Cantaloupes Tips

Time to enjoy this sweet, juicy fruit. You may look at them in the market and wonder how you can tell if they are ripe. Unfortunately there is no way to know for sure until you cut it open, but there are three things you can do to help get a good tasting melon.

1. Pick one up and hold it in your hands. It should be heavy for its size and a    light beige color.

2. You’ll notice a round spot – that is where it was attached to the plant. Press on either side of the circle with your thumbs. It should give a little, or leave a slight indentation.

3. Then sniff the circle. It should have a sweet smell, like you would want it to taste.

When you bring your melon home, it may have passed all the tests for maturity and still not be completely ripe. Leaving it at room temperance for two or three days will ripen it to a good flavor and aroma. You can put it in a shady spot on the countertop, or, like other fruits, put it in a loosely closed brown paper bag at room temperature. This traps the ethylene gas that the cantaloupe releases and that helps the fruit to ripen. To encourage the ripening to go a little faster you can put a ripe banana or apple in the bag with the cantaloupe. The bag is porous, so the carbon dioxide escapes and oxygen comes in. This is important; otherwise the melon would ferment. As soon as it is fully ripe, store it in the refrigerator.


If you want to keep the melon whole for serving, put it into a tightly sealed plastic bag and store it in the refrigerator. It will keep for about five days. Put cut-up melon into an airtight container (such as Tupperware) and keep it refrigerated for up to three days. This not only keeps the fruit fresh, but prevents the strong aroma from permeating other foods around it.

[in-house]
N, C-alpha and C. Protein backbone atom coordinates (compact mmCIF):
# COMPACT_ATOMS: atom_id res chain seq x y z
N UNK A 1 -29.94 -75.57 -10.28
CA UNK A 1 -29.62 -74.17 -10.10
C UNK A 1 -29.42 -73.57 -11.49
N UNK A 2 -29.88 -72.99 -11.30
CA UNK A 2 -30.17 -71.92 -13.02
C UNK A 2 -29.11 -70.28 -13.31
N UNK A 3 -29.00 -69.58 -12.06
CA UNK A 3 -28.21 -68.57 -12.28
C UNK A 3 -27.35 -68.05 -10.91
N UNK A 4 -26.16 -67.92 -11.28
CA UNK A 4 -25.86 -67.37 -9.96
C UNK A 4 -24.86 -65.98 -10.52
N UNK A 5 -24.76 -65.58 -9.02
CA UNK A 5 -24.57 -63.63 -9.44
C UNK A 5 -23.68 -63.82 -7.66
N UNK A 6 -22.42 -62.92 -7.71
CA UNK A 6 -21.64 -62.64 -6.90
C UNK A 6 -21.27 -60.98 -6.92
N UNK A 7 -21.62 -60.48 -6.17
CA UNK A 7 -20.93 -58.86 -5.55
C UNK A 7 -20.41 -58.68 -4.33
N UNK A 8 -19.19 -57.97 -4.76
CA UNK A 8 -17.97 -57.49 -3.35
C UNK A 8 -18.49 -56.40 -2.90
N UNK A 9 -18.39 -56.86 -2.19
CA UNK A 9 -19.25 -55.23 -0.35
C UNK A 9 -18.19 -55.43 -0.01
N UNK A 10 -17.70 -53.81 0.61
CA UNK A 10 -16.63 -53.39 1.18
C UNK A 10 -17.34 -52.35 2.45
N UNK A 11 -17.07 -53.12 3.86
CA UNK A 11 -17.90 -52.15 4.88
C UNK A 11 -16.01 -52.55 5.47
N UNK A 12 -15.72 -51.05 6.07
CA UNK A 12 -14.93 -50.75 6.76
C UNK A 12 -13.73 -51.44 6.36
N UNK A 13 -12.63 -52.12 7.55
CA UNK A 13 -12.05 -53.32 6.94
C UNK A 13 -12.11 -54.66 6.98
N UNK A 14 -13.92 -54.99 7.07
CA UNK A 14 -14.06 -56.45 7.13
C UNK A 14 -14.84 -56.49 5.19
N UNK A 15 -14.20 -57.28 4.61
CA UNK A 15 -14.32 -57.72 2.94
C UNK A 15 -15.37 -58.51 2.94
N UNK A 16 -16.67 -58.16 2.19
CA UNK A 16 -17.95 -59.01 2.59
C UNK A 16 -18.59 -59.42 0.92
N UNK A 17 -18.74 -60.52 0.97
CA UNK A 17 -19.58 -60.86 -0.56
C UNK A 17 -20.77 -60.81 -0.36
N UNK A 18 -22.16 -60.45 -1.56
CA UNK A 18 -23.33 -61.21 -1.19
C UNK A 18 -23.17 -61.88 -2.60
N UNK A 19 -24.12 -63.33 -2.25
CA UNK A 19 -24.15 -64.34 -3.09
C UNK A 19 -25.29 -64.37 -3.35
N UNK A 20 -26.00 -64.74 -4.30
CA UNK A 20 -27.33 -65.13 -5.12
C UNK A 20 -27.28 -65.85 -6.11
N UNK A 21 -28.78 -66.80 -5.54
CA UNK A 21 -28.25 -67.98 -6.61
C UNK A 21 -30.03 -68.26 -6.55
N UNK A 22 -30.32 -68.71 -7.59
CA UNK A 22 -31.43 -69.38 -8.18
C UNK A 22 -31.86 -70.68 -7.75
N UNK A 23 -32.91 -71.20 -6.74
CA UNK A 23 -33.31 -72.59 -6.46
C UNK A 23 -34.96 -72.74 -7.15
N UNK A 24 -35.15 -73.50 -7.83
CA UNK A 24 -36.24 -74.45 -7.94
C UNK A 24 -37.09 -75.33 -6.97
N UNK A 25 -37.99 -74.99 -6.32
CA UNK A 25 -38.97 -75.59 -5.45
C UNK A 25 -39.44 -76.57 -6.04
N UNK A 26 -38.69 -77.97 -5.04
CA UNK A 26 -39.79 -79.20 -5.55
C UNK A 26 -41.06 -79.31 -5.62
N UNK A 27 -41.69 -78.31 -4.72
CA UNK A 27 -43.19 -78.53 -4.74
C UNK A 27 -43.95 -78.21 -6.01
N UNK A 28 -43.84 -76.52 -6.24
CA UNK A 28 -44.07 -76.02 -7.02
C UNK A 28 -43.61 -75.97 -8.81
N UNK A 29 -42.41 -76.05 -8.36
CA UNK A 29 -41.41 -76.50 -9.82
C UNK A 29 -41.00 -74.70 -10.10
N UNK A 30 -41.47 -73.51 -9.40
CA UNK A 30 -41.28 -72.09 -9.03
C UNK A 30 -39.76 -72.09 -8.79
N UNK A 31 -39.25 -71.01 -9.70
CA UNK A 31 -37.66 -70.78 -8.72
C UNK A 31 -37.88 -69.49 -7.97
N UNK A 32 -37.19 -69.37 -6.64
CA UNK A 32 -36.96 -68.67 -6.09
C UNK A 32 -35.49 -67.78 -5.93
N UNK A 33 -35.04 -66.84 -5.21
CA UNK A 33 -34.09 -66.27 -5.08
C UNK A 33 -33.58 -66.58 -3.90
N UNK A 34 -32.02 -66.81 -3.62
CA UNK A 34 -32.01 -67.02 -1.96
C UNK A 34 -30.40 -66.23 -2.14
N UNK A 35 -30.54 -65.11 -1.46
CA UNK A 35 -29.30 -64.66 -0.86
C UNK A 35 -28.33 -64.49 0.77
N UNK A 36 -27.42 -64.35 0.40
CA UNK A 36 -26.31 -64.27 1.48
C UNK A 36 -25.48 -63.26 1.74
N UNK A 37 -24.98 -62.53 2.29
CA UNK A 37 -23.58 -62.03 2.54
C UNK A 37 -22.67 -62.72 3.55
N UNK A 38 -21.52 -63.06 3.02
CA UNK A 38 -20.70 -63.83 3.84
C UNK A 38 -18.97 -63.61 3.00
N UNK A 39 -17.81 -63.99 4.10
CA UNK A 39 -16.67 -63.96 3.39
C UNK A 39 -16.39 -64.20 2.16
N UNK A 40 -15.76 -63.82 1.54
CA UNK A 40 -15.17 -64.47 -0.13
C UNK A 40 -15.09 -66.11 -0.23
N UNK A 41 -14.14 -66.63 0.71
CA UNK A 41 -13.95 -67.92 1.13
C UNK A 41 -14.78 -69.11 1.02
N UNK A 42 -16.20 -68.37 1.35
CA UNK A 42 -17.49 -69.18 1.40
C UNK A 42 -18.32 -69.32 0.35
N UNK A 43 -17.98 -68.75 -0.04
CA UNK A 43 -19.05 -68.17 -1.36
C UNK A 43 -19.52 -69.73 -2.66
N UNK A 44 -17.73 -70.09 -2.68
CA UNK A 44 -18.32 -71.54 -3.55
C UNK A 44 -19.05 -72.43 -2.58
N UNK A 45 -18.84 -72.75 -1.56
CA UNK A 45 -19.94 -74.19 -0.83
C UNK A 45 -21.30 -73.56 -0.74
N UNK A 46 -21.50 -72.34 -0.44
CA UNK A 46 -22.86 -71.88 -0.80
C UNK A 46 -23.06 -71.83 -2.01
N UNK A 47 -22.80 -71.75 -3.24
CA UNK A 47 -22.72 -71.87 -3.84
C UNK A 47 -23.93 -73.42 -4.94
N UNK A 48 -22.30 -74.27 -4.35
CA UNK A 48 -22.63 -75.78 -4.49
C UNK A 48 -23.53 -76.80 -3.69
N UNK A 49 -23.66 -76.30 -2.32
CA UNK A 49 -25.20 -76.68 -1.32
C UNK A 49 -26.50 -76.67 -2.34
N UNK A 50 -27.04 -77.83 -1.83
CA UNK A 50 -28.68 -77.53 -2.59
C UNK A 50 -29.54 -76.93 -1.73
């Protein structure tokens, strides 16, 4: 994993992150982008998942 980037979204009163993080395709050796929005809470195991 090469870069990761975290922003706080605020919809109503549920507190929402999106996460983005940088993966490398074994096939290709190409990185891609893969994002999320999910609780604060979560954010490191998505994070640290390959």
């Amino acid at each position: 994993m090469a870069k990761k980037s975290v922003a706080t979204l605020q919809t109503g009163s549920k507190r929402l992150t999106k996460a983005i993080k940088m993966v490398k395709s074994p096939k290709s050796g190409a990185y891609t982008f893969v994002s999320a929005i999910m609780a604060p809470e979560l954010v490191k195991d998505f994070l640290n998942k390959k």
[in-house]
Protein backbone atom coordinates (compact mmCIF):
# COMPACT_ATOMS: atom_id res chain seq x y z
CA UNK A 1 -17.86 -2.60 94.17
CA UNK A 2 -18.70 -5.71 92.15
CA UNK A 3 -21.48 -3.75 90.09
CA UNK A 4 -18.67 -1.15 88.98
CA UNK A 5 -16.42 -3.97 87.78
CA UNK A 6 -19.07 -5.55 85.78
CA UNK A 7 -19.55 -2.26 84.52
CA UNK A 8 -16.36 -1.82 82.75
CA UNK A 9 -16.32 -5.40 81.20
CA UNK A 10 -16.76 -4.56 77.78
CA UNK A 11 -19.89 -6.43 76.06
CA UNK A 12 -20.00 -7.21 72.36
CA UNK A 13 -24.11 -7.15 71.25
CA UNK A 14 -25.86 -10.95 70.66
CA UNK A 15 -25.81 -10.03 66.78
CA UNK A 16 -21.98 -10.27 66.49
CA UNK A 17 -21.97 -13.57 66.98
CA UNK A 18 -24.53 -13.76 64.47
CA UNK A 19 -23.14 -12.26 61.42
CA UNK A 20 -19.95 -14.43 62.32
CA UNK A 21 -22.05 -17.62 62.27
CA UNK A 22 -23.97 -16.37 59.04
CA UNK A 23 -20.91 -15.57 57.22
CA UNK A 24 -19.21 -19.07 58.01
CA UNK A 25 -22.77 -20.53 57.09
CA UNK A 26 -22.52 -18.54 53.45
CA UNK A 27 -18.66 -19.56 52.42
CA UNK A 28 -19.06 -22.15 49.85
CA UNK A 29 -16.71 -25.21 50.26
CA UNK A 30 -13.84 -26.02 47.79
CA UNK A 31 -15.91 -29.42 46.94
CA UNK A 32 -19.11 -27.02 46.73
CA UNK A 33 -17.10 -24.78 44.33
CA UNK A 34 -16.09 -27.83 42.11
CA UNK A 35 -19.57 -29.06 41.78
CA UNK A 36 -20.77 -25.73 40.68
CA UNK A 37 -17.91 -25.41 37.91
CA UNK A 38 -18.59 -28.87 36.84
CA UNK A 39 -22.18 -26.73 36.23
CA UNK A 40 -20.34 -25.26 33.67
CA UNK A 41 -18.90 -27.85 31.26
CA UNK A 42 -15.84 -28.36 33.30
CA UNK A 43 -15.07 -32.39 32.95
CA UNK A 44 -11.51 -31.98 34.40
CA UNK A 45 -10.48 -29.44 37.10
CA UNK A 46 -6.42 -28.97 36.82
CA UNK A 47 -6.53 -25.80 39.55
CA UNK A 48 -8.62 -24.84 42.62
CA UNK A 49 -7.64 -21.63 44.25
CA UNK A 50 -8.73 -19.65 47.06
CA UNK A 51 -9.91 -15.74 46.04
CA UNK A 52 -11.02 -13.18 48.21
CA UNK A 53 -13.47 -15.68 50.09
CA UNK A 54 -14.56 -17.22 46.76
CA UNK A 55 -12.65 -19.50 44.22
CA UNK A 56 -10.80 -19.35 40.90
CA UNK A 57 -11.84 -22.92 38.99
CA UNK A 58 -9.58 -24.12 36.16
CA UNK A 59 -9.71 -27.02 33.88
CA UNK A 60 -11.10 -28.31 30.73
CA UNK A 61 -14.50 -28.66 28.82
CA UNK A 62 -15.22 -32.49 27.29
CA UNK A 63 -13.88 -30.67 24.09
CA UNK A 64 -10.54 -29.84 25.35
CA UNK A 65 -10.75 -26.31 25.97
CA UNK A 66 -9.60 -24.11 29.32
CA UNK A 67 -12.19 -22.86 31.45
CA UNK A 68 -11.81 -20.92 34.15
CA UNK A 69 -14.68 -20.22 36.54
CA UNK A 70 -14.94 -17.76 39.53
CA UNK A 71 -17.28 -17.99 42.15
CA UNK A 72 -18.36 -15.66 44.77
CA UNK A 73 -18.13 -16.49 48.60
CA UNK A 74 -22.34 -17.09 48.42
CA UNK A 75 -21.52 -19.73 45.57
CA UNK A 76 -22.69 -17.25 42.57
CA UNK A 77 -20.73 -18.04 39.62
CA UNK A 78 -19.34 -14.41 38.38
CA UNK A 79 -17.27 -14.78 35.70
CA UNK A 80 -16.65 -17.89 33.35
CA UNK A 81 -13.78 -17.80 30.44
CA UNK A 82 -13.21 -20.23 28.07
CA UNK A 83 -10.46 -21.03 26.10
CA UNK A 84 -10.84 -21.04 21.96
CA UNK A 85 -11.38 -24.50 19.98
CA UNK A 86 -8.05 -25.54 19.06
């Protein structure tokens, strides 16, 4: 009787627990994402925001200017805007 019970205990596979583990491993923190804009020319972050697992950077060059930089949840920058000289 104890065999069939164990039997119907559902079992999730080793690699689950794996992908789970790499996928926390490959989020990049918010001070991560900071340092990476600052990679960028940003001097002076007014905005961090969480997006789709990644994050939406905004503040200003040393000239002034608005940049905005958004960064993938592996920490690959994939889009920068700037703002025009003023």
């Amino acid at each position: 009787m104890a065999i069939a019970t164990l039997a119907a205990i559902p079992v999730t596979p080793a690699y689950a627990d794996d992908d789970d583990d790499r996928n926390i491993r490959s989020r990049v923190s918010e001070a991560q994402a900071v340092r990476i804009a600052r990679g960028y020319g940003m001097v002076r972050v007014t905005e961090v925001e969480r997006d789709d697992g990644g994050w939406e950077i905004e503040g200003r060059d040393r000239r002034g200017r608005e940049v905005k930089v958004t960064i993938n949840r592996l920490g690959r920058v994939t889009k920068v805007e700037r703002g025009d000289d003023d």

To prepare cantaloupe for freezing, cut it in half, cut off the rind, scoop out the seeds and cut it in whatever shapes you want it to be (balls, slices, etc). Then spread the pieces on a baking sheet and put it in the coldest part of your refrigerator. When they are frozen pour them into a freezer bag, leaving ½ inch of space for them to expand. Since they were frozen in separate pieces you’ll be able to take out just what you need at one time.

The melon will have a sweeter, deeper flavor if served at room temperature.

6 Cheese Facts And Tips – What You Should Know


When you take cheese out of the refrigerator to use it in a recipe, it can be kept on the counter up to an hour, but put it back as soon as possible. The heat from a warm kitchen will soften the cheese, and the change in texture could make a difference in your recipe.


Mold certainly looks unpleasant, but in some cases it doesn’t spoil the cheese. It doesn’t work its way into hard and semisoft cheeses, so because it’s only on the surface, it can be cut off and not affect the taste. Cut off ¼ to ½ inch of the affected cheese, then use it as soon as possible. Be careful not to get the knife into the mold, as it could spread it.